New Mexico Deduction Denied Due to Untimely Nontaxable Transaction Certificate, According to Ryan

Feb 22, 2016, 13:55 ET from Ryan

DALLAS, Feb. 22, 2016 /PRNewswire/ -- In July 2014, the New Mexico Department of Revenue ("Department") audited a New Mexico seller ("Taxpayer") of consulting services and construction materials. During the relevant audit period, the Taxpayer claimed deductions for some of its sales. The Taxpayer was unable to provide a nontaxable transaction certificate ("NTTC") to support those deductions; however, it did provide evidence in the form of a communication from its customer stating the customer did provide them with an NTTC.

In August 2015, the Department provided the Taxpayer with a notice stating it had 60 days to obtain an executed NTTC for any deductions claimed. The Taxpayer failed to produce the requisite NTTCs within the 60-day deadline. It did obtain the necessary NTTCs seven months later, but the Department ruled they were untimely and did not allow the deduction. The Taxpayer appealed, and a protest hearing occurred to determine whether the Department's denial of the deduction was proper.

Under New Mexico law, taxpayers should be in possession of NTTCs by the return due date.  However, the Chief Hearing Officer explained that the 60-day notice acts as a second chance mechanism, offering taxpayers additional time to obtain NTTCs. He further stated that "customers who rely on this second chance provision run the risk of having their deductions disallowed if they are unable to meet the 60-day deadline set by the Legislature."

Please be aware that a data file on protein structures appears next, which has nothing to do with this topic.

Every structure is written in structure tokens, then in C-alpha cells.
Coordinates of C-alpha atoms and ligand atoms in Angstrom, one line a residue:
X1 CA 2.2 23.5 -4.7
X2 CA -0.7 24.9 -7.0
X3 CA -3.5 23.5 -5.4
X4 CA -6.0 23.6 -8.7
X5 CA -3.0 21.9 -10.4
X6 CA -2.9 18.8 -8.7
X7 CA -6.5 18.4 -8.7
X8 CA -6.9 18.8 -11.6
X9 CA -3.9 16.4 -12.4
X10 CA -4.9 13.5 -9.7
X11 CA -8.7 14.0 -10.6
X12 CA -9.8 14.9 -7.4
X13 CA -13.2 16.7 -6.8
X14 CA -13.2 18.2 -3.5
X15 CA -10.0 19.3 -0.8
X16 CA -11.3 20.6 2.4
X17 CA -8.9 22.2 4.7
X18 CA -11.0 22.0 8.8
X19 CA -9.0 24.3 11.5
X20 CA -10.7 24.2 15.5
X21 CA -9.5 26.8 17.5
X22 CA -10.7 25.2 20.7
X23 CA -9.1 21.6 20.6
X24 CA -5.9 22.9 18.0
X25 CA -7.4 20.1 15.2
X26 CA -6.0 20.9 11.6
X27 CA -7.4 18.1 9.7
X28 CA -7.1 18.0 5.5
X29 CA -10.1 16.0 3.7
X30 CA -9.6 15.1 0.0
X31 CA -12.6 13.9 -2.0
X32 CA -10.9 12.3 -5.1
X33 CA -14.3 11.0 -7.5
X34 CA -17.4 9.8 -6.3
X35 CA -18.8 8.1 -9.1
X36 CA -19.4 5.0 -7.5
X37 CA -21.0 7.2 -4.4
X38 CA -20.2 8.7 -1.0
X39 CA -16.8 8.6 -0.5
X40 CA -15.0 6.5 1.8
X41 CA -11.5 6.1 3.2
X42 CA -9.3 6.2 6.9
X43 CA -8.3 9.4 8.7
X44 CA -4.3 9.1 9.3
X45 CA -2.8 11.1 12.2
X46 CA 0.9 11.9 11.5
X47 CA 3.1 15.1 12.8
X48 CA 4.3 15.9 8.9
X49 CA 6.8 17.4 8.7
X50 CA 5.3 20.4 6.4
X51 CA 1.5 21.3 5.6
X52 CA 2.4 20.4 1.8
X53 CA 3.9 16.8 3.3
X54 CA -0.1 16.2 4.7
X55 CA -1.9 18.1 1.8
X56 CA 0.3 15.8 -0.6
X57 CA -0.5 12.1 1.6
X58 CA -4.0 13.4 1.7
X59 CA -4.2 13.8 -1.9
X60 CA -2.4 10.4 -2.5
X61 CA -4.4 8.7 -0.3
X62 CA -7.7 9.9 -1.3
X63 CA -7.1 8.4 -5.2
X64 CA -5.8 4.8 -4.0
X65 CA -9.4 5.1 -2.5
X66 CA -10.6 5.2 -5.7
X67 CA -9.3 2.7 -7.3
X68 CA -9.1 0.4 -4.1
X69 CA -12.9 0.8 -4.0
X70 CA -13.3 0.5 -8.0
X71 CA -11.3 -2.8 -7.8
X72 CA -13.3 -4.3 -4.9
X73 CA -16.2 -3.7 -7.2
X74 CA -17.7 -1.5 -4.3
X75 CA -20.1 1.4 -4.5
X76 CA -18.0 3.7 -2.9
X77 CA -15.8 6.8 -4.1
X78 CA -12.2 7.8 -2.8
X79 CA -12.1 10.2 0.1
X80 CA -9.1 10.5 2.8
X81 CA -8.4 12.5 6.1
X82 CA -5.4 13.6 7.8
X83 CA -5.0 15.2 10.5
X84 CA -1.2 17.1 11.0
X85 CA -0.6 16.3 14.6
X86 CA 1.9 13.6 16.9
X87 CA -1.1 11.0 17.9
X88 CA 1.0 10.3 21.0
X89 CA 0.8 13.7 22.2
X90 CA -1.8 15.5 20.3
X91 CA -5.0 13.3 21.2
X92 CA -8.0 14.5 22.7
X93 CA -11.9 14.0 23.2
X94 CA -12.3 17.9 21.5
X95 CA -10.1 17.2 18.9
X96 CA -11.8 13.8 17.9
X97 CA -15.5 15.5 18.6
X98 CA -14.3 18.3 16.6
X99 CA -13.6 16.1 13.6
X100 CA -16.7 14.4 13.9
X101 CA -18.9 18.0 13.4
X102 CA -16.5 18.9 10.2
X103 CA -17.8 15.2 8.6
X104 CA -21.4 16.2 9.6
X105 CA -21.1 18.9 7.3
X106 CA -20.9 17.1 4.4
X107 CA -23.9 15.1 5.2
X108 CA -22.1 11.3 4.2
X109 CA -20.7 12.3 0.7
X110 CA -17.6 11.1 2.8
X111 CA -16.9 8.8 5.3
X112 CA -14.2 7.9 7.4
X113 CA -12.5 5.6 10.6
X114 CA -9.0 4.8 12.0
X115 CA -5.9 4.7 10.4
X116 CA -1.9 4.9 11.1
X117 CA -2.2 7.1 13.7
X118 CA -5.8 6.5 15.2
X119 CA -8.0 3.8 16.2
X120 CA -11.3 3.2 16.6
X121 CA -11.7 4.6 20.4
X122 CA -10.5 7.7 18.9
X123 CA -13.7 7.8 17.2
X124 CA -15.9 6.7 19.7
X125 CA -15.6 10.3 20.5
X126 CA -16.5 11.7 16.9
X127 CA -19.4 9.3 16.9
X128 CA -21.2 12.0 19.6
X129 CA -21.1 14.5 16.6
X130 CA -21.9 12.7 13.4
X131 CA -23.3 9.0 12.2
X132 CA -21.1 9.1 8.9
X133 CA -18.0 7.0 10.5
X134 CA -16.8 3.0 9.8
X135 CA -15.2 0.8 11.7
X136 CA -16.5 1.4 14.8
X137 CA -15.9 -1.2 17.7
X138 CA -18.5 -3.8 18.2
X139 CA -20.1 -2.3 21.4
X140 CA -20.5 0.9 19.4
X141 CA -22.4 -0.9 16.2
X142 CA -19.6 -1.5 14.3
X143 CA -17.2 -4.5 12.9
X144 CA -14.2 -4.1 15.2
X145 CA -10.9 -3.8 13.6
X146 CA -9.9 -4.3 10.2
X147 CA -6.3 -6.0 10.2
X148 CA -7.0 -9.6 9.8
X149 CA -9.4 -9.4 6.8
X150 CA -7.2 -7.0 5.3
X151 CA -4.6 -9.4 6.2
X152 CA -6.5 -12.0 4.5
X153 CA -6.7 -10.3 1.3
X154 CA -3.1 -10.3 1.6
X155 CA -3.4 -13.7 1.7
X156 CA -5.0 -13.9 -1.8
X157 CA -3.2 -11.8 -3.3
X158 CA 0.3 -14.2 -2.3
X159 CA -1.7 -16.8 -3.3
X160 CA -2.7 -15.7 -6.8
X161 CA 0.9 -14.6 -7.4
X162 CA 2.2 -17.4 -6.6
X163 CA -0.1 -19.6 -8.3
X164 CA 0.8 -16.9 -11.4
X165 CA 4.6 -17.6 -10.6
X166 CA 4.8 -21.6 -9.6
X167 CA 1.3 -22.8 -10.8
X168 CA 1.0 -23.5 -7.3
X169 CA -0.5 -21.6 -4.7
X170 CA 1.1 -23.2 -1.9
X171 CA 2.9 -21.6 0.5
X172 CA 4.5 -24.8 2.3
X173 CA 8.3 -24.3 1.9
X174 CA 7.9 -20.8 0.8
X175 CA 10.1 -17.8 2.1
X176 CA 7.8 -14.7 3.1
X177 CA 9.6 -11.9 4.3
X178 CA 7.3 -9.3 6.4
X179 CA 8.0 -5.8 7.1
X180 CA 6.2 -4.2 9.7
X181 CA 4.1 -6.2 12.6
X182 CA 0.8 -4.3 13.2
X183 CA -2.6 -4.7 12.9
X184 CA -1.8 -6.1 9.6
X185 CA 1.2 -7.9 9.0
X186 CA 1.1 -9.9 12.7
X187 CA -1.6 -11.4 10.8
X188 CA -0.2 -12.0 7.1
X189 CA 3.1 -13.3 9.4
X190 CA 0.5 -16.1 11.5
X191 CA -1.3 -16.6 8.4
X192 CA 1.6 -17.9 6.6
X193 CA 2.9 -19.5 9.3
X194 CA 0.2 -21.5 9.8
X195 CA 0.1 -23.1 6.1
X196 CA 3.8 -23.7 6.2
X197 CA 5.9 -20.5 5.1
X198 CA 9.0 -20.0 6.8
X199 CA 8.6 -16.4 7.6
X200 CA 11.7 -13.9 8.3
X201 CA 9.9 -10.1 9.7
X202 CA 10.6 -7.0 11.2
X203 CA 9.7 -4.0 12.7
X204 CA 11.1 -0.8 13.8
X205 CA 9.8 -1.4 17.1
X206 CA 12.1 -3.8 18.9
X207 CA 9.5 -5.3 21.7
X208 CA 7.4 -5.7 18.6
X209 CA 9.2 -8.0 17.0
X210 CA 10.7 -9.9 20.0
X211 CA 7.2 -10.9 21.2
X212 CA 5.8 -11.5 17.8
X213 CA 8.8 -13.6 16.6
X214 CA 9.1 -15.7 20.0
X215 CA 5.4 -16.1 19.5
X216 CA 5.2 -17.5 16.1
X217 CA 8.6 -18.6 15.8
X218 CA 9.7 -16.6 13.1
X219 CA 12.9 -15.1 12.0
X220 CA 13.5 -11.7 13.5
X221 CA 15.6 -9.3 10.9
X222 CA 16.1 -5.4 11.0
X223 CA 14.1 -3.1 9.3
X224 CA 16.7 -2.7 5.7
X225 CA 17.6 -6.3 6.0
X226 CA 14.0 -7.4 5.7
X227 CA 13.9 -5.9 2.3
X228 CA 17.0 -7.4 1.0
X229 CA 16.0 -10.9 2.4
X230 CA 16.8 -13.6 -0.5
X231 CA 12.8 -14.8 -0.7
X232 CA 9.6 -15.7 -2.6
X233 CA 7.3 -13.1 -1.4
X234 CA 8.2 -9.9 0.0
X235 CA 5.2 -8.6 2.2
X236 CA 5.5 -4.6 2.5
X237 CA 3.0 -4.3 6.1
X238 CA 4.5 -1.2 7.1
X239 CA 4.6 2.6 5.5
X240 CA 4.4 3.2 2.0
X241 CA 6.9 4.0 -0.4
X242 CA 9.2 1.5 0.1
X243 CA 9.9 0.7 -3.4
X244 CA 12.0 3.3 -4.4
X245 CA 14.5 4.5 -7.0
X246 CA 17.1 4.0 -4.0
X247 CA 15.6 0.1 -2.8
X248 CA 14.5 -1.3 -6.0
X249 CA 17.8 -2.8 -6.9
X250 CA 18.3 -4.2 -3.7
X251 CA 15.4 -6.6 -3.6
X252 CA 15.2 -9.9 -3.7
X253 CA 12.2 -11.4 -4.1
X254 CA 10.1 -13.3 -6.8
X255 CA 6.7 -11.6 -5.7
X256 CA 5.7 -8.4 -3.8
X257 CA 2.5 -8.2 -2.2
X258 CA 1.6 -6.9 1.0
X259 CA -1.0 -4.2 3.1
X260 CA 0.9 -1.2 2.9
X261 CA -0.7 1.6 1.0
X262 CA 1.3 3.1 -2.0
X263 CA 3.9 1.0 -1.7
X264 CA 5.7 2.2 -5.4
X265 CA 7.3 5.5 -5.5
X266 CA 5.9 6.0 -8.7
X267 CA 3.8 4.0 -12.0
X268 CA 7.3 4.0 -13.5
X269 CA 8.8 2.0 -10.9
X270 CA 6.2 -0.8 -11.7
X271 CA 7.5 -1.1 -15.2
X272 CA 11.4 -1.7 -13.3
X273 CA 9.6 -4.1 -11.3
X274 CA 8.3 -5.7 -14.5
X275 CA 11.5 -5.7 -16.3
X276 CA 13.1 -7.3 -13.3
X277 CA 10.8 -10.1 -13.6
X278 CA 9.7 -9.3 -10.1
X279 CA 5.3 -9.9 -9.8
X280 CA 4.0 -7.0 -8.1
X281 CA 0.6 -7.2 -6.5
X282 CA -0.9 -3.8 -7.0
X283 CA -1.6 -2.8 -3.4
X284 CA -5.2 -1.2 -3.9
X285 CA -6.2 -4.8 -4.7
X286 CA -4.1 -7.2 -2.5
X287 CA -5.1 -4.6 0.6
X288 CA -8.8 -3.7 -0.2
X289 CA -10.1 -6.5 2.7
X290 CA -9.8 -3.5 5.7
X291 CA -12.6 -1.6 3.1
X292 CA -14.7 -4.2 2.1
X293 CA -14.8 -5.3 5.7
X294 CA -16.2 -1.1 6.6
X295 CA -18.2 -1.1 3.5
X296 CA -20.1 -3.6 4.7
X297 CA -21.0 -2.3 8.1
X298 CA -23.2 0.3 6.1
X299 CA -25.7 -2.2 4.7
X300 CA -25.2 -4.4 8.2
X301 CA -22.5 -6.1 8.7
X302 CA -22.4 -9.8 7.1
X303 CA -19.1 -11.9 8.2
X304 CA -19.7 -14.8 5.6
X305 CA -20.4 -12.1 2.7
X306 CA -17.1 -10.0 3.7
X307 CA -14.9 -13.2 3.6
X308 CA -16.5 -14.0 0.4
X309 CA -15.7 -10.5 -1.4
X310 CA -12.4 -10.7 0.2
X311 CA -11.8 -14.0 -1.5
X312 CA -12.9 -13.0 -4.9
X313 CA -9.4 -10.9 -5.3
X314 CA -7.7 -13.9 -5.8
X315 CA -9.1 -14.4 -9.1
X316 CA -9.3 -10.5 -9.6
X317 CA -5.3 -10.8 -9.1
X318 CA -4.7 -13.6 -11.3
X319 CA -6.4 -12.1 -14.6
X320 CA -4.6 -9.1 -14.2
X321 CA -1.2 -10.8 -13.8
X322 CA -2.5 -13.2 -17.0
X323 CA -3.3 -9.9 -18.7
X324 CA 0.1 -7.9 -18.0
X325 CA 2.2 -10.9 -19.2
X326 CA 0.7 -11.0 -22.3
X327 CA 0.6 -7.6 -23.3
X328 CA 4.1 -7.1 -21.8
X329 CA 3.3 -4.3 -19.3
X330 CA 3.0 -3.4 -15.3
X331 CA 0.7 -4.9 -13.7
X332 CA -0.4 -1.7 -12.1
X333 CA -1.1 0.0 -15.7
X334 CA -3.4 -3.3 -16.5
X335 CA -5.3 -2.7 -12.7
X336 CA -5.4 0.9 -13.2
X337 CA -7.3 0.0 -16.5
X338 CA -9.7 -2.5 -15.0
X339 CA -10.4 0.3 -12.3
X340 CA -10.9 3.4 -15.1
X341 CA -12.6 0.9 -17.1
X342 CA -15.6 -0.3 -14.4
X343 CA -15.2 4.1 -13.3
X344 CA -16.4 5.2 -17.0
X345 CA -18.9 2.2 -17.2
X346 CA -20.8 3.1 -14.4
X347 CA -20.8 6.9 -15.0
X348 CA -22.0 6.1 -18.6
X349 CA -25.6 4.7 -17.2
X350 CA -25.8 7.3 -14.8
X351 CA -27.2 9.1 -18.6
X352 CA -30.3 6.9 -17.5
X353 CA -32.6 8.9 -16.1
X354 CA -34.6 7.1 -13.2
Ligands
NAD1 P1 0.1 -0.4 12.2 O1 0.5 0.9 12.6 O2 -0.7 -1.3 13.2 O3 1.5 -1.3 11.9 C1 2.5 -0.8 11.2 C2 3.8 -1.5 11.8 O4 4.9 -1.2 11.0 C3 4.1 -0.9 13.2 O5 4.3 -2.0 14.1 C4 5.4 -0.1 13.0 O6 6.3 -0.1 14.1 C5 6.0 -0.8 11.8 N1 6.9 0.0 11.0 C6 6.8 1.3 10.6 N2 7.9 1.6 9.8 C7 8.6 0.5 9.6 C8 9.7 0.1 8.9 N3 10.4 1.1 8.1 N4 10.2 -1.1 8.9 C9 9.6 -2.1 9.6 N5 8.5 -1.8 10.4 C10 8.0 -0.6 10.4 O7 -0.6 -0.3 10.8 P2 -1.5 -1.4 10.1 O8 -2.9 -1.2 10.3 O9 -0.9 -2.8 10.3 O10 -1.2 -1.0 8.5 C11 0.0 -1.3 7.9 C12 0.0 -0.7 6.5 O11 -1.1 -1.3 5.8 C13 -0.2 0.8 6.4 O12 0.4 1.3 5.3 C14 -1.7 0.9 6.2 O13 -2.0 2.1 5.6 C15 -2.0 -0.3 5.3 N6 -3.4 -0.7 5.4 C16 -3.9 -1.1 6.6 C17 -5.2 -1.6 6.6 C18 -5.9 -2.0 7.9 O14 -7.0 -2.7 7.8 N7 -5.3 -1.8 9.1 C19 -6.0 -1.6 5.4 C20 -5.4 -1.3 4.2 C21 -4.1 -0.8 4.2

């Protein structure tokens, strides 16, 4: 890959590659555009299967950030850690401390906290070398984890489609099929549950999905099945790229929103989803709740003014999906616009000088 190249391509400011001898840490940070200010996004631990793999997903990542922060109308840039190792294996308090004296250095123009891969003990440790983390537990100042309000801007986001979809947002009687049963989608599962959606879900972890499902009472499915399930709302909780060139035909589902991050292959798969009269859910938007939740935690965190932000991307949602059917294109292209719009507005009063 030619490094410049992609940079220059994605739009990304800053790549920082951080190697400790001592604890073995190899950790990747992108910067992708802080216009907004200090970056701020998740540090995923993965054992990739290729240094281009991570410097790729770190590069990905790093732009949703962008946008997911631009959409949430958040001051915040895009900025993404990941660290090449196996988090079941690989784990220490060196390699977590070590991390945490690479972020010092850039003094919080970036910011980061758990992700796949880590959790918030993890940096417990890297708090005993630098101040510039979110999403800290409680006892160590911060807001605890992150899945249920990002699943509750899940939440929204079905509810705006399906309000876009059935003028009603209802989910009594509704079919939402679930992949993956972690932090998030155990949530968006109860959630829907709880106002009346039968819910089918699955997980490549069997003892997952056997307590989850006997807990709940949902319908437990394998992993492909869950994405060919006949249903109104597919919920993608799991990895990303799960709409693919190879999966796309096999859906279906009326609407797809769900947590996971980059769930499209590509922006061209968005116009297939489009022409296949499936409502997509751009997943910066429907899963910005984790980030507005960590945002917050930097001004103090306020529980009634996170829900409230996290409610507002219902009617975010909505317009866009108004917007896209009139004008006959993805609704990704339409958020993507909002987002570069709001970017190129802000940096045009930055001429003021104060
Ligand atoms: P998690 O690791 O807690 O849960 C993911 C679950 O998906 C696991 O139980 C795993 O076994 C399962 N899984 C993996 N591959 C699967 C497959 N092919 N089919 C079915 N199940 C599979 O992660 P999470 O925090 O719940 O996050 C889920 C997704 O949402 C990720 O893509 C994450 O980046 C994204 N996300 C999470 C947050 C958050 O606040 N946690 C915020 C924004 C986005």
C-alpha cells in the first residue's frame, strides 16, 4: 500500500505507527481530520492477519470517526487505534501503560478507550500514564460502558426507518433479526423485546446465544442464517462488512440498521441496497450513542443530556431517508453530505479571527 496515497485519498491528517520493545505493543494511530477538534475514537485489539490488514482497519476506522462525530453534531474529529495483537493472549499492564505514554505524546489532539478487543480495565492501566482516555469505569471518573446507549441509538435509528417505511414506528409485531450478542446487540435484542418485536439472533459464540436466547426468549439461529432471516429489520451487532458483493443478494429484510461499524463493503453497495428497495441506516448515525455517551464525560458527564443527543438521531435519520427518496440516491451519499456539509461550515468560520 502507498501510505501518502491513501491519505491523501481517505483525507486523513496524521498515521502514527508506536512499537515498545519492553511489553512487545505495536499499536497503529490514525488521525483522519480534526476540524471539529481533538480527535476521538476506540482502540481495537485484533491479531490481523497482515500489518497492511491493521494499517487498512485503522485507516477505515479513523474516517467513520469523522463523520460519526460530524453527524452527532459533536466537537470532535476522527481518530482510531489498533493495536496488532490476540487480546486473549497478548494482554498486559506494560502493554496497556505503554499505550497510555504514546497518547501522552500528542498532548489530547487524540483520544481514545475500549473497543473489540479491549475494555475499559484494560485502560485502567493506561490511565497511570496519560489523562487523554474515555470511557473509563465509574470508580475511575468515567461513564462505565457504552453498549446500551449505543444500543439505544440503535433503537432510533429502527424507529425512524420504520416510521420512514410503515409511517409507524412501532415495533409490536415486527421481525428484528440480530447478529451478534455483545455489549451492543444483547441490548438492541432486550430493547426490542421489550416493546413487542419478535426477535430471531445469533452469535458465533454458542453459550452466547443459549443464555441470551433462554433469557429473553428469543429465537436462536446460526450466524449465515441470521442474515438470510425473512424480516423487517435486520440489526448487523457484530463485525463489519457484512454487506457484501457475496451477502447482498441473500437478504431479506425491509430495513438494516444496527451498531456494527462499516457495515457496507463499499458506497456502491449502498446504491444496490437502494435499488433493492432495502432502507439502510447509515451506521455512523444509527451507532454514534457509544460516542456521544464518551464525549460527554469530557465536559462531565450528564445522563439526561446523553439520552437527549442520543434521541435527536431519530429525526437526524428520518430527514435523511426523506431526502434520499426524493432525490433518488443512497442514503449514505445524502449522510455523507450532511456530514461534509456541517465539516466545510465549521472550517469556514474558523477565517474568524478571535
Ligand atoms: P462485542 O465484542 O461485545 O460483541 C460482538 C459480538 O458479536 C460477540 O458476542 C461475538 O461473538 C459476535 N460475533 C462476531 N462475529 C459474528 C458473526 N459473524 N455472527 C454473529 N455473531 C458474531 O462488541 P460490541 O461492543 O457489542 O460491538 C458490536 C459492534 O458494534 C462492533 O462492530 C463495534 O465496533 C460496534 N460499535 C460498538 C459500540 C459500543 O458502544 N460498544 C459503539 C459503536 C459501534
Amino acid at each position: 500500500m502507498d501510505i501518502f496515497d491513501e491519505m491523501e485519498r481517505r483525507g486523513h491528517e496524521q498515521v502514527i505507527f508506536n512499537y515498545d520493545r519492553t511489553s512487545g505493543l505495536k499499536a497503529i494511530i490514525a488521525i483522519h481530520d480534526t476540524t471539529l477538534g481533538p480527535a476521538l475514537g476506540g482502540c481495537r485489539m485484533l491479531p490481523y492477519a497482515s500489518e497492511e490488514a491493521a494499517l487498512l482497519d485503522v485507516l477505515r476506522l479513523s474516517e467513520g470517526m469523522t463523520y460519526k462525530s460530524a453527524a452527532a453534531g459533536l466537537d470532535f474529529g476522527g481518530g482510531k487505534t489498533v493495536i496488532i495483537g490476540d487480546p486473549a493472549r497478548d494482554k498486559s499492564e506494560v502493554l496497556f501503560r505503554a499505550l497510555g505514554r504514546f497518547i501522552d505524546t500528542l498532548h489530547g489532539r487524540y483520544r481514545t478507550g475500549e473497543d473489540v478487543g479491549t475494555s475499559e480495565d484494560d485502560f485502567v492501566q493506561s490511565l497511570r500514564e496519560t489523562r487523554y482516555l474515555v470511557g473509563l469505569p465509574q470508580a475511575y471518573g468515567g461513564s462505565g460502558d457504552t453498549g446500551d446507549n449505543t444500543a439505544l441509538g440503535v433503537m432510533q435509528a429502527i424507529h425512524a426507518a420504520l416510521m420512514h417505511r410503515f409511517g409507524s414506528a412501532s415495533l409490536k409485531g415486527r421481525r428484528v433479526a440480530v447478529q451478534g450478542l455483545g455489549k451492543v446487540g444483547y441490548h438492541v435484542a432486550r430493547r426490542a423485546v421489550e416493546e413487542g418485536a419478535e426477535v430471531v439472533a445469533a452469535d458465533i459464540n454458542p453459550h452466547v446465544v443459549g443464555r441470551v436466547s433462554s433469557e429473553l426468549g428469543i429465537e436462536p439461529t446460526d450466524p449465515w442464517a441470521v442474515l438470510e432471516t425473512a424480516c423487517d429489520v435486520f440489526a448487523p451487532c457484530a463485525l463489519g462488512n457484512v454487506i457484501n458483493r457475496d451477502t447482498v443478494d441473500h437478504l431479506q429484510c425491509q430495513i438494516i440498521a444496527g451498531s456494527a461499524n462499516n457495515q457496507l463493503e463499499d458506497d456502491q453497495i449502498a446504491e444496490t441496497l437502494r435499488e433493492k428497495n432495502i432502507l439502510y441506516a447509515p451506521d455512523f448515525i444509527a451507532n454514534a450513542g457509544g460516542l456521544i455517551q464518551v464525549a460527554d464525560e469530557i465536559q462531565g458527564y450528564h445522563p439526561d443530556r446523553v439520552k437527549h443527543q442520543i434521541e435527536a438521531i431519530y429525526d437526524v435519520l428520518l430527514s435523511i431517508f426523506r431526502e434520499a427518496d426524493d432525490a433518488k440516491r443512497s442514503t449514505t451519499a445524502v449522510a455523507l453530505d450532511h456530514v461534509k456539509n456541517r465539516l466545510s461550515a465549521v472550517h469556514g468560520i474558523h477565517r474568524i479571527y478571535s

Ultimately, because the Taxpayer did not present timely executed NTTCs to support the claimed deductions either at the time of filing the returns or within the 60-day notice, the Department's denial of the deduction was upheld, and the Taxpayer was liable for the assessed gross receipts tax, penalty, and interest.

While we have highlighted this issue as a New Mexico decision, it applies to every taxpayer to obtain all documentation in a timely manner to support either an exemption claimed or provided by a customer to a vendor for every state that a company does business within.

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Jeremiah T. Lynch

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